How can I troubleshoot why Amazon Redshift switched to one-by-one mode because a bulk operation failed during an AWS DMS task?

Lesedauer: 4 Minute

I have an AWS Database Migration Service (AWS DMS) task that is migrating data to Amazon Redshift as the target. But my task changed to one-by-one mode because a bulk operation failed. How do I troubleshoot this issue?

Short description

During the change data capture (CDC) phase of a task, AWS DMS uses a single thread to read change data from the source and apply changes to the target. Because the thread can handle only a certain number of transactions at a time, depending on the rate of changes on the source, sometimes the thread can't keep the target in sync with the source. This happens more often when Amazon Redshift is the target for AWS DMS because commits are expensive in OLAP engines. By default, AWS DMS uses Batch Apply mode to process the changes in batches. When using Batch Apply mode, AWS DMS does the following:

  1. Collects changes from a batch that is controlled by Batch Apply settings.
  2. Creates a net changes table that contains all the changes from the batch to the target instance.
  3. Uses an algorithm that groups transactions and applies them in bulk to the target.

When a migration task that is replicating data to Amazon Redshift has an issue applying a batch, AWS DMS doesn't fail the whole batch. AWS DMS breaks the batch down and switches to one-by-one mode to apply transactions. When AWS DMS encounters the transaction that caused the batch to fail, AWS DMS logs the transaction to the awsdms_apply_exceptions table on the Amazon Redshift target. Then, AWS DMS applies the other transactions in the batch one by one until all transactions from that batch are applied onto the target. Finally, AWS DMS switches back to Batch Apply mode for a new batch and continues to use Batch Apply unless another batch fails.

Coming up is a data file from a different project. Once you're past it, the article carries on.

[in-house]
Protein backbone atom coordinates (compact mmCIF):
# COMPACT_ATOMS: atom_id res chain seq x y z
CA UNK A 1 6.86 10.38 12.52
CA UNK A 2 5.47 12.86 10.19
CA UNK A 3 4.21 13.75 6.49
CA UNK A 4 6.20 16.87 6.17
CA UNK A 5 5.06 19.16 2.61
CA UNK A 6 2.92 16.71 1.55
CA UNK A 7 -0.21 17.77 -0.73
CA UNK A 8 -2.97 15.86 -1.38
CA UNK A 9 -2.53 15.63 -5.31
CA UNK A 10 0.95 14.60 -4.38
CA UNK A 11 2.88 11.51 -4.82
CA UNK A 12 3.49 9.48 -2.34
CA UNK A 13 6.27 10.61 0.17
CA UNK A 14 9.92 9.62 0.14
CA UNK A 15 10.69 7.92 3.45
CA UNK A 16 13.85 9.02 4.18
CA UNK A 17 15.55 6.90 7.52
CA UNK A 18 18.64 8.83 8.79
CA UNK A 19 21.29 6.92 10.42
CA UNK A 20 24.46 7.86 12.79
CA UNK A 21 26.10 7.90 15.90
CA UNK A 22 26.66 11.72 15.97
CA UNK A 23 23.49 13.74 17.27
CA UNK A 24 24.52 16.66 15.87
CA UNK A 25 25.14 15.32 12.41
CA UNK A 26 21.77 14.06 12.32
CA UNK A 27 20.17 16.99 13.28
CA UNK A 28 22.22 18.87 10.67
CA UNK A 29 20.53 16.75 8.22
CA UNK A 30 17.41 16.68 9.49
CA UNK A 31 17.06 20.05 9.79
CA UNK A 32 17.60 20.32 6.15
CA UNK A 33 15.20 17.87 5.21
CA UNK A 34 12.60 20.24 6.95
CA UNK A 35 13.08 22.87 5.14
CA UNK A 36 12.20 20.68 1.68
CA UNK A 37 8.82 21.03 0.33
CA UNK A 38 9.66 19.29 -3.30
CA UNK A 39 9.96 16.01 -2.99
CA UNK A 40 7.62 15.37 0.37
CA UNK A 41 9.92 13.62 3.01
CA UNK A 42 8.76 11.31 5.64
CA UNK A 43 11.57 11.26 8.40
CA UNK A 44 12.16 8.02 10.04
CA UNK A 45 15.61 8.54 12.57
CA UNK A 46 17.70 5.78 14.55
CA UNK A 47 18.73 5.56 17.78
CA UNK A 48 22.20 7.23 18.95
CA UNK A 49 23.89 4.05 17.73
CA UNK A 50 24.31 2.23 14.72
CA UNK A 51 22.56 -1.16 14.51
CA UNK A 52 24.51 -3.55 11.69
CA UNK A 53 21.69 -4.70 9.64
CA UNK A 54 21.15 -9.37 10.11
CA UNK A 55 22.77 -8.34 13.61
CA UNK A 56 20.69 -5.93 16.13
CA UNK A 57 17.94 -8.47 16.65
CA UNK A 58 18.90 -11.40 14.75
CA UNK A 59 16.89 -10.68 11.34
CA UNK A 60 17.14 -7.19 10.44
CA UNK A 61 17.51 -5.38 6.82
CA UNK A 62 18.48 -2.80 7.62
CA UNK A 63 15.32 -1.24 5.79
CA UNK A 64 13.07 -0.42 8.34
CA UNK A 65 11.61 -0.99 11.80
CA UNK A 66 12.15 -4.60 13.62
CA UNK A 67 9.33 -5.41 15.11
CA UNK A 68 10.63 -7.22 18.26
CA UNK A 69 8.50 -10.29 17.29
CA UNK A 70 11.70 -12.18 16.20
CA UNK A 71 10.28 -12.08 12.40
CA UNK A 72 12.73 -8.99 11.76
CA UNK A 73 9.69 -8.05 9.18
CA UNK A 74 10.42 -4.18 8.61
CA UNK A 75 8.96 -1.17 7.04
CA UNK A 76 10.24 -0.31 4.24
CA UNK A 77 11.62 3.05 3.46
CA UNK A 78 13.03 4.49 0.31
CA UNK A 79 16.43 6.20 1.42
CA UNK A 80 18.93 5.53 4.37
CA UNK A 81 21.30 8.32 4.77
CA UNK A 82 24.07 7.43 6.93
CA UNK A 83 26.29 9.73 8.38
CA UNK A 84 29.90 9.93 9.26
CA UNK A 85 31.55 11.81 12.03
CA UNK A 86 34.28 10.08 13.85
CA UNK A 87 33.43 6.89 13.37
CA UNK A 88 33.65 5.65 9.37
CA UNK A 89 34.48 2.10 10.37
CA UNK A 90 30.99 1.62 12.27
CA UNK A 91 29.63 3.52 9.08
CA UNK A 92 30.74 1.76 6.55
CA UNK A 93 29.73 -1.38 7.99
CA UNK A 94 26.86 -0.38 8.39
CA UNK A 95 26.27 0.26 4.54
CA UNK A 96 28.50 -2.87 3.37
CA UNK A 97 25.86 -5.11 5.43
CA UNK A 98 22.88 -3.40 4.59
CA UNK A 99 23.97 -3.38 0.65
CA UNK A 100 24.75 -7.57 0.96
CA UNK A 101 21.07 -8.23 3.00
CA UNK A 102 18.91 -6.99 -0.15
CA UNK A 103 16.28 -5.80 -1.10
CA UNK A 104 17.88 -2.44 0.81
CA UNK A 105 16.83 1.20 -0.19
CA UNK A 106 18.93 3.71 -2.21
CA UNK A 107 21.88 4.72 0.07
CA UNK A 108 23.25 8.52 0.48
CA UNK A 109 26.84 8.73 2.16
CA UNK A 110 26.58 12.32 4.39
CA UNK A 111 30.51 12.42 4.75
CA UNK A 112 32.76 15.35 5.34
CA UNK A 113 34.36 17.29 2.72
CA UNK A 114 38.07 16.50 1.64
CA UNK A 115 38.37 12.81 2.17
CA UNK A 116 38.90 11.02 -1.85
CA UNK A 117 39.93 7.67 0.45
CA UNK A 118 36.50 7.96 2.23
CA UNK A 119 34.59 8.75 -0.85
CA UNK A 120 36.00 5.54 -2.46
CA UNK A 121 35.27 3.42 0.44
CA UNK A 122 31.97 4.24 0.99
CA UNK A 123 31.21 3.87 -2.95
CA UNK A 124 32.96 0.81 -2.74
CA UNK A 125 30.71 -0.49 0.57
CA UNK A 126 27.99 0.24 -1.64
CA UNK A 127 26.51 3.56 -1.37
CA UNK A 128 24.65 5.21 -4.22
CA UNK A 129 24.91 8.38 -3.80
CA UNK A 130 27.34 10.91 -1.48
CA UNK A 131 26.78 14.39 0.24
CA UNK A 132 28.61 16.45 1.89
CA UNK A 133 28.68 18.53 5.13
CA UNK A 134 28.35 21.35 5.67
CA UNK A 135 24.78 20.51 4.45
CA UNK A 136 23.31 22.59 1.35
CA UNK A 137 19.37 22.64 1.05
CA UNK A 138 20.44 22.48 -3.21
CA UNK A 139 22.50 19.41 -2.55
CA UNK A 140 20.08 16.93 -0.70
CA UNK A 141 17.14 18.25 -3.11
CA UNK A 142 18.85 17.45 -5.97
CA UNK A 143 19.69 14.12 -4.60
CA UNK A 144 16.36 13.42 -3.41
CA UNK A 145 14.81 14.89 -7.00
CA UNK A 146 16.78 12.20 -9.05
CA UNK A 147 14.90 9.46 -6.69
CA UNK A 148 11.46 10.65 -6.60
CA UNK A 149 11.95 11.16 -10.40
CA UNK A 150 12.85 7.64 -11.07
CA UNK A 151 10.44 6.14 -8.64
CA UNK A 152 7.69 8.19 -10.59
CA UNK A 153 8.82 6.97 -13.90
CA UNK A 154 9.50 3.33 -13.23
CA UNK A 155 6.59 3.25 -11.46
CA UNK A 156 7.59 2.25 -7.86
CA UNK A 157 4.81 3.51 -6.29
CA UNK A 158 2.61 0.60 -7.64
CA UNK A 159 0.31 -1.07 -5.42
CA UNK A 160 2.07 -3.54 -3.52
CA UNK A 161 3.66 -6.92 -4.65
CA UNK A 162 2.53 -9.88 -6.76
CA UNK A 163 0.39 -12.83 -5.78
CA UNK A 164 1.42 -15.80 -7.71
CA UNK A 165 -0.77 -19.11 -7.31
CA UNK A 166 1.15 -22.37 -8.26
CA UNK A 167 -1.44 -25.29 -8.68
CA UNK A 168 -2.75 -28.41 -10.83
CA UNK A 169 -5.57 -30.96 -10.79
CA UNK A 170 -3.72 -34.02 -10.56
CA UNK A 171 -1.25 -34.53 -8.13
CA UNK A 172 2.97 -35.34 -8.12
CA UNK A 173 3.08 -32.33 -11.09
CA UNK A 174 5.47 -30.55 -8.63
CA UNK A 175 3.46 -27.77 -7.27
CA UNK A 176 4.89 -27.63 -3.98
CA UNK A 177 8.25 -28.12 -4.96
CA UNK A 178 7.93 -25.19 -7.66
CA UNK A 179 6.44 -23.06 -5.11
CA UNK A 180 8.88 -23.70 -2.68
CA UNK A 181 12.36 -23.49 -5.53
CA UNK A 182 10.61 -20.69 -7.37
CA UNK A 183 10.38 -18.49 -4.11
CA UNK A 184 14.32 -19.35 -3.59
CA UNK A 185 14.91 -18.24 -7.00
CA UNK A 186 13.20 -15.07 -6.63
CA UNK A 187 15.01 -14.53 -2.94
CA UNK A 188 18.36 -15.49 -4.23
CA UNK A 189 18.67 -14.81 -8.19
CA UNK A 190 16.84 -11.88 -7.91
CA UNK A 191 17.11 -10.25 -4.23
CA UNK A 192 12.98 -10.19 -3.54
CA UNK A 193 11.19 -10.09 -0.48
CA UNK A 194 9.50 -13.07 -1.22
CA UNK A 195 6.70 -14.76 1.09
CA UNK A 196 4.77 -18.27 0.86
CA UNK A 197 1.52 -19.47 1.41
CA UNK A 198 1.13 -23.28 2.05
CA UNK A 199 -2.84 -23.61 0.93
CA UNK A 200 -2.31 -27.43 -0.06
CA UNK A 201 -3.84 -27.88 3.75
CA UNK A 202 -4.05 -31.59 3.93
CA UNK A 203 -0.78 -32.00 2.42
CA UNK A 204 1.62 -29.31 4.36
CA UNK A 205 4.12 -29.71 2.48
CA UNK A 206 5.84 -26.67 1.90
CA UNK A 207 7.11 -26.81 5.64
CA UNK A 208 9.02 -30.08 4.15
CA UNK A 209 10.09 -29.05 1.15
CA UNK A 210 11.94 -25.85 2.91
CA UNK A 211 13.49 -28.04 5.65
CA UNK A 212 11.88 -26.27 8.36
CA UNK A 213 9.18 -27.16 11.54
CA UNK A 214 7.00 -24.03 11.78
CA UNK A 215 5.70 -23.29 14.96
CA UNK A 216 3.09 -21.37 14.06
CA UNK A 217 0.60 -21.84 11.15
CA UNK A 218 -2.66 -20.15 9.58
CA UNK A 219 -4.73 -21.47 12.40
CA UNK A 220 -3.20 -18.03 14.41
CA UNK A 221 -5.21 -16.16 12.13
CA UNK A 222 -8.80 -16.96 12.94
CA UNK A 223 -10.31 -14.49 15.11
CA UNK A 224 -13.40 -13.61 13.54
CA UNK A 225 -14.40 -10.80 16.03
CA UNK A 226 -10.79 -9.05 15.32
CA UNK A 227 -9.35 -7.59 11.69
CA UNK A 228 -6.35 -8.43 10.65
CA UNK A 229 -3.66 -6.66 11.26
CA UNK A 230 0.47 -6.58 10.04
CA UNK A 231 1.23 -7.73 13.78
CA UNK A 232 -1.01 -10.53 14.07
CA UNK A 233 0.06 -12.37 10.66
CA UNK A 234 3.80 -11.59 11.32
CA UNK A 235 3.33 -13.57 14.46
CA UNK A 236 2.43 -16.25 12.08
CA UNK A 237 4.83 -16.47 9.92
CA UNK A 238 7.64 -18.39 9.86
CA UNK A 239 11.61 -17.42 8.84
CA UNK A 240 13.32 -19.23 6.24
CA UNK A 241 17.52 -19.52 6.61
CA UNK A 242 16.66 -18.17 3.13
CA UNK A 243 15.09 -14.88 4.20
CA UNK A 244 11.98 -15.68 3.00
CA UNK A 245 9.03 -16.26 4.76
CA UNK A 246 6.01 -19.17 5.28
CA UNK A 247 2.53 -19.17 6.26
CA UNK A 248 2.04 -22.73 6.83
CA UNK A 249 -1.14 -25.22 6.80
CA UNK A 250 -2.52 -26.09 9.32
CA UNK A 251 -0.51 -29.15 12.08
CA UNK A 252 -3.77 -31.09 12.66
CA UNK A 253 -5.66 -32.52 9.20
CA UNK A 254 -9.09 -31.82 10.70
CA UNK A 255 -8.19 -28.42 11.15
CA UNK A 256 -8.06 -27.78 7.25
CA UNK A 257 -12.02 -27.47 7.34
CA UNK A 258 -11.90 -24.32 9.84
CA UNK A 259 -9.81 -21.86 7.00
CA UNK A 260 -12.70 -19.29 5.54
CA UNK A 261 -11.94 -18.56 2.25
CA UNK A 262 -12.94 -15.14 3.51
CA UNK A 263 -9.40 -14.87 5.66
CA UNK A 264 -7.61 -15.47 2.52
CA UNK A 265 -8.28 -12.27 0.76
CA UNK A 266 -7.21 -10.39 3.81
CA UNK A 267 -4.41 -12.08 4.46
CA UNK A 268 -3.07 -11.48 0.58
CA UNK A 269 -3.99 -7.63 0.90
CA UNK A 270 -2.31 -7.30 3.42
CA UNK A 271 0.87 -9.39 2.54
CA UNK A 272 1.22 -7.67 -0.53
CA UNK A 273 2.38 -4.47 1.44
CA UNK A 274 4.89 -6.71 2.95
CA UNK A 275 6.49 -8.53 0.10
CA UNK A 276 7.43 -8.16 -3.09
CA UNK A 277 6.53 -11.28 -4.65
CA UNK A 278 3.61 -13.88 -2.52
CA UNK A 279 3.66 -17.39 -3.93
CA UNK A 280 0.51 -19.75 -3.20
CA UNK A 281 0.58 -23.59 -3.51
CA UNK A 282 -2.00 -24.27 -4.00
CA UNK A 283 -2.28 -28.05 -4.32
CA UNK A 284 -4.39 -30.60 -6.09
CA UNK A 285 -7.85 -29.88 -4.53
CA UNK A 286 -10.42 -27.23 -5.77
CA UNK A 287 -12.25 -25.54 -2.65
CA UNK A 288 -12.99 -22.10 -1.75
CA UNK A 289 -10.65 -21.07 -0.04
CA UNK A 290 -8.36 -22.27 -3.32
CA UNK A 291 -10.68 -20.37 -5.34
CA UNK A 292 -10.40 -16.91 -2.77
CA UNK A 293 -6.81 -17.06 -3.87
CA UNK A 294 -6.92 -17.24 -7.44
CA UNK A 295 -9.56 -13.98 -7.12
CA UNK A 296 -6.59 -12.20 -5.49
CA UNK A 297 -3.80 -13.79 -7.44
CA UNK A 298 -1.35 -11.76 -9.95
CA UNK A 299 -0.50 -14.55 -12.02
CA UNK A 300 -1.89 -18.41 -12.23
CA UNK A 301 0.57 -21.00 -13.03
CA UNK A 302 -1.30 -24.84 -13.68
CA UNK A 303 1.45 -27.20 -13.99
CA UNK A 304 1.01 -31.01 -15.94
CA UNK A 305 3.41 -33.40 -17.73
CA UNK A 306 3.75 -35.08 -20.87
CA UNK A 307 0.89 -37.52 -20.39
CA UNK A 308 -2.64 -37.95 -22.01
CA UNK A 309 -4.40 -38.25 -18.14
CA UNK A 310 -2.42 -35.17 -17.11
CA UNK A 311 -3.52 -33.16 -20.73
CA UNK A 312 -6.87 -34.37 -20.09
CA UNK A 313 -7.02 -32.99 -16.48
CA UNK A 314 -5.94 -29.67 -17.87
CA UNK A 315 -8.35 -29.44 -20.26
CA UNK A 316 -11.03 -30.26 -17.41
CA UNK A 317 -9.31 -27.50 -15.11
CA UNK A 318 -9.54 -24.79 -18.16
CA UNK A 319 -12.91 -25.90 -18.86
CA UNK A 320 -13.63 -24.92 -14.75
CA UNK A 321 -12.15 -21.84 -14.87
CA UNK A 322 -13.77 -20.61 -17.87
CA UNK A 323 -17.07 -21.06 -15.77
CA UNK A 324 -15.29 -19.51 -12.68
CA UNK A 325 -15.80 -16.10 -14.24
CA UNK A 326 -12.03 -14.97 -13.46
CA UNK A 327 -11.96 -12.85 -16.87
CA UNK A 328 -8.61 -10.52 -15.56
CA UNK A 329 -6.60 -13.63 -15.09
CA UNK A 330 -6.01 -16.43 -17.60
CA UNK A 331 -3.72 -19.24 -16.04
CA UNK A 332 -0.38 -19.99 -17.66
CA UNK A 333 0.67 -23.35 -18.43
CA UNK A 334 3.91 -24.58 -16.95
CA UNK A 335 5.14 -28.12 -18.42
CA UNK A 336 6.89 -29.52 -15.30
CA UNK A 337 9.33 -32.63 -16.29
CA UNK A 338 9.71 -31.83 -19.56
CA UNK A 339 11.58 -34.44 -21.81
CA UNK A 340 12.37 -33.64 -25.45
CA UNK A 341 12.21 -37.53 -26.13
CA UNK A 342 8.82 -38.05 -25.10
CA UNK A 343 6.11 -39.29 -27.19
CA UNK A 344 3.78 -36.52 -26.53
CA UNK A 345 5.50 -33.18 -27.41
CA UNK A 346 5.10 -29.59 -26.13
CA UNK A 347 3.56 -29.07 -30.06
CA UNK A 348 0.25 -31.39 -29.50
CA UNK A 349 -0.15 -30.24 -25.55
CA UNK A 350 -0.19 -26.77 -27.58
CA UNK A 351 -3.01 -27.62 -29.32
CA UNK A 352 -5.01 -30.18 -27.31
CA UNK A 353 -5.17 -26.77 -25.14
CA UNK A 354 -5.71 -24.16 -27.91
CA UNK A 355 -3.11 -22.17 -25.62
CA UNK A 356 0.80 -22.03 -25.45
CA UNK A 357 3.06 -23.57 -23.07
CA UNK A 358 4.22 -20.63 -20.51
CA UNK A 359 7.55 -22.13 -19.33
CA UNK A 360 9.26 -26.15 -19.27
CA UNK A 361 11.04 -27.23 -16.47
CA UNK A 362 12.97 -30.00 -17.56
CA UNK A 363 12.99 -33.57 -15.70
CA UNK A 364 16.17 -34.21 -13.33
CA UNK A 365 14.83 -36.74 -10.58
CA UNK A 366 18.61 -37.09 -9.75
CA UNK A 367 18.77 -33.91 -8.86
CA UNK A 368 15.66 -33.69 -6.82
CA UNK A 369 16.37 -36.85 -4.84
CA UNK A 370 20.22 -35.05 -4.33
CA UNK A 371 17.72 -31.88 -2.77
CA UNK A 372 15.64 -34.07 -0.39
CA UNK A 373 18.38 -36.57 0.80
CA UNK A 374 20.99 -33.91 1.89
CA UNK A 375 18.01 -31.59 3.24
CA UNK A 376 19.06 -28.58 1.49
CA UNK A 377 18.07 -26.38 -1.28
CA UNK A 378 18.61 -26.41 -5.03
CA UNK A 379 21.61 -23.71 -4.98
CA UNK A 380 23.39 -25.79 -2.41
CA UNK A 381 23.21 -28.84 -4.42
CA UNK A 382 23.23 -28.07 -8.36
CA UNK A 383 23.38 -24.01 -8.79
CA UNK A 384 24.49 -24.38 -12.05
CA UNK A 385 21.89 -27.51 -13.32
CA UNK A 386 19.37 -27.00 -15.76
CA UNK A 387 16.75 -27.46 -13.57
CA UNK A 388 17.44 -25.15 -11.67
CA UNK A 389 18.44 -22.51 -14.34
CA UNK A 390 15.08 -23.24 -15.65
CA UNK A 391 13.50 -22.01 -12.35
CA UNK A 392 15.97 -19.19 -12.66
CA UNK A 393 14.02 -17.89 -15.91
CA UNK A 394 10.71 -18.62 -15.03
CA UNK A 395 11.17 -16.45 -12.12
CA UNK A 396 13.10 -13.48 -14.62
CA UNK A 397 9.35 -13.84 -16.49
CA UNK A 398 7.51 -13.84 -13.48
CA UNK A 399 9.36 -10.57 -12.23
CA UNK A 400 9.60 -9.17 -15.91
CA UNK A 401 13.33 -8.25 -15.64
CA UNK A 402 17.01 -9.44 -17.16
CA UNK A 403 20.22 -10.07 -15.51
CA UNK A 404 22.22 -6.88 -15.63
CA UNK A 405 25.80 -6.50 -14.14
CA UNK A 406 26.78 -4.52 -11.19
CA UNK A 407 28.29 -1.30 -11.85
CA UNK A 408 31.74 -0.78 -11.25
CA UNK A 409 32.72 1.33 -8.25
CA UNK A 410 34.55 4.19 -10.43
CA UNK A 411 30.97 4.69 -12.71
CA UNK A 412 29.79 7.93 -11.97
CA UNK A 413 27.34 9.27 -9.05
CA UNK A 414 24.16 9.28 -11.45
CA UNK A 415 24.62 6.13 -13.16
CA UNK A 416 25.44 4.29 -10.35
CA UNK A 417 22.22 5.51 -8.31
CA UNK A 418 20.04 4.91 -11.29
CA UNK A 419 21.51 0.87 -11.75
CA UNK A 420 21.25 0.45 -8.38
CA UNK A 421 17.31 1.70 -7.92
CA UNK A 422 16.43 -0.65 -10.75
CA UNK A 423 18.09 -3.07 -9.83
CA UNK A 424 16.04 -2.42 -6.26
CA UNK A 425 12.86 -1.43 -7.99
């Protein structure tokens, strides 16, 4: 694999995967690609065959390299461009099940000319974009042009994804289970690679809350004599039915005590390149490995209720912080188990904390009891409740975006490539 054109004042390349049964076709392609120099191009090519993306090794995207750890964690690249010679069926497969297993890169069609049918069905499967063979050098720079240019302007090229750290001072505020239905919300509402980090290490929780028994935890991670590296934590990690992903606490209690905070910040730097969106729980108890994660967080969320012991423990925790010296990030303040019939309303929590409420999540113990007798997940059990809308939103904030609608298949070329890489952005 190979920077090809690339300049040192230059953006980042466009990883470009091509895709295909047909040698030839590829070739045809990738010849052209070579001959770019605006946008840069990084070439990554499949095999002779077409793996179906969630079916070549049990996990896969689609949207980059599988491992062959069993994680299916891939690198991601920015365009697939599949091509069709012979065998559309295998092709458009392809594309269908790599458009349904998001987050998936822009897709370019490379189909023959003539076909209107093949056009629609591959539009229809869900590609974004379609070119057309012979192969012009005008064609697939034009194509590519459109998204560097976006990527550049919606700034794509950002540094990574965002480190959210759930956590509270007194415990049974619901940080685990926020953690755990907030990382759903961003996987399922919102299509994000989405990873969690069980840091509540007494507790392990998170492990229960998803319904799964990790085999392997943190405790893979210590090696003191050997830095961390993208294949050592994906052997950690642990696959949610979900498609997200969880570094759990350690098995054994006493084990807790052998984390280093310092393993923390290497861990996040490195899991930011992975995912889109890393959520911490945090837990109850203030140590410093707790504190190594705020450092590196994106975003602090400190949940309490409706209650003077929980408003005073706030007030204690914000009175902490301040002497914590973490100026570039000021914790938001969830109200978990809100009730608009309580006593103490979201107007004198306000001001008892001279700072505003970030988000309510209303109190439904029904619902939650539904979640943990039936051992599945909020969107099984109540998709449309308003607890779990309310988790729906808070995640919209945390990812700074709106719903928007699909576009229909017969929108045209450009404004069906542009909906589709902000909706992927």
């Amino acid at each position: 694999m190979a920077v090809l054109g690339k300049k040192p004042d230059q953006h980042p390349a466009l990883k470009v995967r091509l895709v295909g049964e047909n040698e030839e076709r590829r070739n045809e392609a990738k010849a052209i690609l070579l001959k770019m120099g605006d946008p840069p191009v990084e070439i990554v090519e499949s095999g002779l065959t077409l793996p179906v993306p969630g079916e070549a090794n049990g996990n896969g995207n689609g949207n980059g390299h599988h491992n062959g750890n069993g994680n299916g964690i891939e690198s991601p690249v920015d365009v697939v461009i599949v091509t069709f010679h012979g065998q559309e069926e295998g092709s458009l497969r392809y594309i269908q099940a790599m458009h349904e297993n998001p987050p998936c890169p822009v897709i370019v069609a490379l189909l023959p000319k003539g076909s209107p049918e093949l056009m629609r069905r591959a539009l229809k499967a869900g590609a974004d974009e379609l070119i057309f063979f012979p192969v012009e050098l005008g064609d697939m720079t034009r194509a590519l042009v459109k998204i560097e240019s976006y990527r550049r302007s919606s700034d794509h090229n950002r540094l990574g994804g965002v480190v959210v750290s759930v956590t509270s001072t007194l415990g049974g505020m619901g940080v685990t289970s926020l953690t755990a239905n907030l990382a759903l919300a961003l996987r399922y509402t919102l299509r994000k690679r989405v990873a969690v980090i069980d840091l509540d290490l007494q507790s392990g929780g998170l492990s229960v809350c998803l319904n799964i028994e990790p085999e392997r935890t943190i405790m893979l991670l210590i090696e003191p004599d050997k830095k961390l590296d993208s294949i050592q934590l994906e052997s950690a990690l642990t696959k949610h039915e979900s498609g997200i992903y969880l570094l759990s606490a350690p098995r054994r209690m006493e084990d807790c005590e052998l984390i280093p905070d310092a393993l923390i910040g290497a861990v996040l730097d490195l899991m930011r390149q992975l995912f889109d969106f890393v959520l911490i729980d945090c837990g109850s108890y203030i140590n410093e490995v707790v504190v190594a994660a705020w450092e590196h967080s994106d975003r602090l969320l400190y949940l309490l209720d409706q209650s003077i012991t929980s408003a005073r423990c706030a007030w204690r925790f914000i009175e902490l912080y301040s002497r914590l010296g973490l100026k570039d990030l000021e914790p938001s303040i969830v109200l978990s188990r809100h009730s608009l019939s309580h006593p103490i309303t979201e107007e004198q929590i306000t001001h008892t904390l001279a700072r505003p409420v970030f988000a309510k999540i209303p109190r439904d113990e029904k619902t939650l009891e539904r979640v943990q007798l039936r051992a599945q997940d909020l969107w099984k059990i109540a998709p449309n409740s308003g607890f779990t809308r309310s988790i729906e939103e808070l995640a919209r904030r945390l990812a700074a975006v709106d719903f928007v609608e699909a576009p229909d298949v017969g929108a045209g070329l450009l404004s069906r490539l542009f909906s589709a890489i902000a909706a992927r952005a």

You can see whether your batch failed and AWS DMS used one-by-one mode by checking the AWS DMS task log. Each time a batch fails and AWS DMS switches to one-by-one mode, you see the following log entry:

[TARGET_APPLY ]I: Bulk apply operation failed. Trying to execute bulk statements in 'one-by-one' mode (bulk_apply.c:2175)

When this happens, AWS DMS applies transactions sequentially onto the target until AWS DMS encounters an issue with any transaction in the batch. If AWS DMS encounters an issue, it logs the transaction and you see a log entry similar to the following:

[TARGET_APPLY ]W: Source changes that would have had no impact were not applied to the target database. Refer to the 'awsdms_apply_exceptions' table for details. (endpointshell.c:5984)

Note: By default, the awsdms_apply_exceptions table is created in the public schema, unless you specify a control table schema in the task settings of your AWS DMS task.

After AWS DMS logs the transaction, it completes the application of all the transactions from that batch. Then, AWS DMS switches to Batch Apply again, and you see a message in the log that is similar to the following:

[TARGET_APPLY ]I: Switch back to bulk apply mode (bulk_apply.c:4751)

Amazon Redshift is an OLAP data warehouse that is optimized to run complex analytic queries. However, Amazon Redshift performance can be affected when running transactional changes from an OLTP database. As a result, when Batch Apply fails and AWS DMS switches to one-by-one mode, you can see that target latency increases for the duration of the time that AWS DMS runs transactions in a one-by-one mode. After AWS DMS switches back to Bulk Apply, the target latency reduces.

To resolve this issue, connect to the Amazon Redshift target. Then, get the output from the awsdms_apply_exceptions table to identify the query that caused the batch to fail:

select * from public.awsdms_apply_exceptions order by 4 desc;

After you find the query that caused the batch to fail (for example, update conflicts or constraint violations), then you can resolve the conflicts to prevent tasks from moving to one-by-one mode.

Related information

Debugging Your AWS DMS Migrations: What to Do When Things Go Wrong

Using an Amazon Redshift Database as a Target for AWS Database Migration Service

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